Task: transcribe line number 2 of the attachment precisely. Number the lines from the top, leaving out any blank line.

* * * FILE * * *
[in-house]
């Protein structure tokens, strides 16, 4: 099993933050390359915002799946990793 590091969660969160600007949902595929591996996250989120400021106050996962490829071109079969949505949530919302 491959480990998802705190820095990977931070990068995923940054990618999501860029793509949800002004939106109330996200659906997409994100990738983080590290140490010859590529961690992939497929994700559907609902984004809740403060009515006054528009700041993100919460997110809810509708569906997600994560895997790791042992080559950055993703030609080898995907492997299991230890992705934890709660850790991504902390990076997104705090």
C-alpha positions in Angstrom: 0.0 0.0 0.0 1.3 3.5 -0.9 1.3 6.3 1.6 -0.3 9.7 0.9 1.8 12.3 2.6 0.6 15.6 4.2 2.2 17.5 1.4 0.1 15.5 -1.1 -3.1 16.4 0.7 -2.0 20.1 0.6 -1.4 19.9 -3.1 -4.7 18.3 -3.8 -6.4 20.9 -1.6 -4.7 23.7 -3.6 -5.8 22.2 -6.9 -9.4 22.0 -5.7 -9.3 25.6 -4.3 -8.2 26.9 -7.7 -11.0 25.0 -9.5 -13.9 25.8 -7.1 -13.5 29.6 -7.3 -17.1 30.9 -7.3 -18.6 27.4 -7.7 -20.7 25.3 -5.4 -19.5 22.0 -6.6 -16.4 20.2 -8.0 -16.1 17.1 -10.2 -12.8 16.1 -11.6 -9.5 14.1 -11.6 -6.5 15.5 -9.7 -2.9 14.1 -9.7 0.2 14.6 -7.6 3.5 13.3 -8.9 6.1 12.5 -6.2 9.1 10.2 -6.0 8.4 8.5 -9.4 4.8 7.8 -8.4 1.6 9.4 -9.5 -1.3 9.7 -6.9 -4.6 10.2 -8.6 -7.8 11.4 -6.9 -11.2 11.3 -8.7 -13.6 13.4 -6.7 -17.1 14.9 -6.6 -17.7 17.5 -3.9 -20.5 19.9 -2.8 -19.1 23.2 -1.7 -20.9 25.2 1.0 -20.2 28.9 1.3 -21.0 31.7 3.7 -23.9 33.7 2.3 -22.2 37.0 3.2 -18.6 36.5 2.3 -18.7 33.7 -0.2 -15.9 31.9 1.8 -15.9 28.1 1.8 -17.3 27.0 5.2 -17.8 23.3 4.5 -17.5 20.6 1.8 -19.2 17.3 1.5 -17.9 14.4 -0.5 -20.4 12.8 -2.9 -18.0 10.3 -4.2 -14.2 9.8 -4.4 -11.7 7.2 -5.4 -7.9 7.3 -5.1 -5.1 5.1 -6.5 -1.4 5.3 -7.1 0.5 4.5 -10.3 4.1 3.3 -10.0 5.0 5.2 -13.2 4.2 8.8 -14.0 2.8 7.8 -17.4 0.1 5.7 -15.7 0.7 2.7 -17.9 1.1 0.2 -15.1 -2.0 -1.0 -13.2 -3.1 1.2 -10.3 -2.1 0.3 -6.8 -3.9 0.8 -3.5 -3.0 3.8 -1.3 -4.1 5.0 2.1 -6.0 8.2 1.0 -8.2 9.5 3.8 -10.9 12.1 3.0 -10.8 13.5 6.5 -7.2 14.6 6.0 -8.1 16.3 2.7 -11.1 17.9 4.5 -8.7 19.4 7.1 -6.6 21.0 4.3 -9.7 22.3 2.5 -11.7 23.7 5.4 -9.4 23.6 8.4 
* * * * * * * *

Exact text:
């Protein structure tokens, strides 16, 4: 099993933050390359915002799946990793 590091969660969160600007949902595929591996996250989120400021106050996962490829071109079969949505949530919302 491959480990998802705190820095990977931070990068995923940054990618999501860029793509949800002004939106109330996200659906997409994100990738983080590290140490010859590529961690992939497929994700559907609902984004809740403060009515006054528009700041993100919460997110809810509708569906997600994560895997790791042992080559950055993703030609080898995907492997299991230890992705934890709660850790991504902390990076997104705090």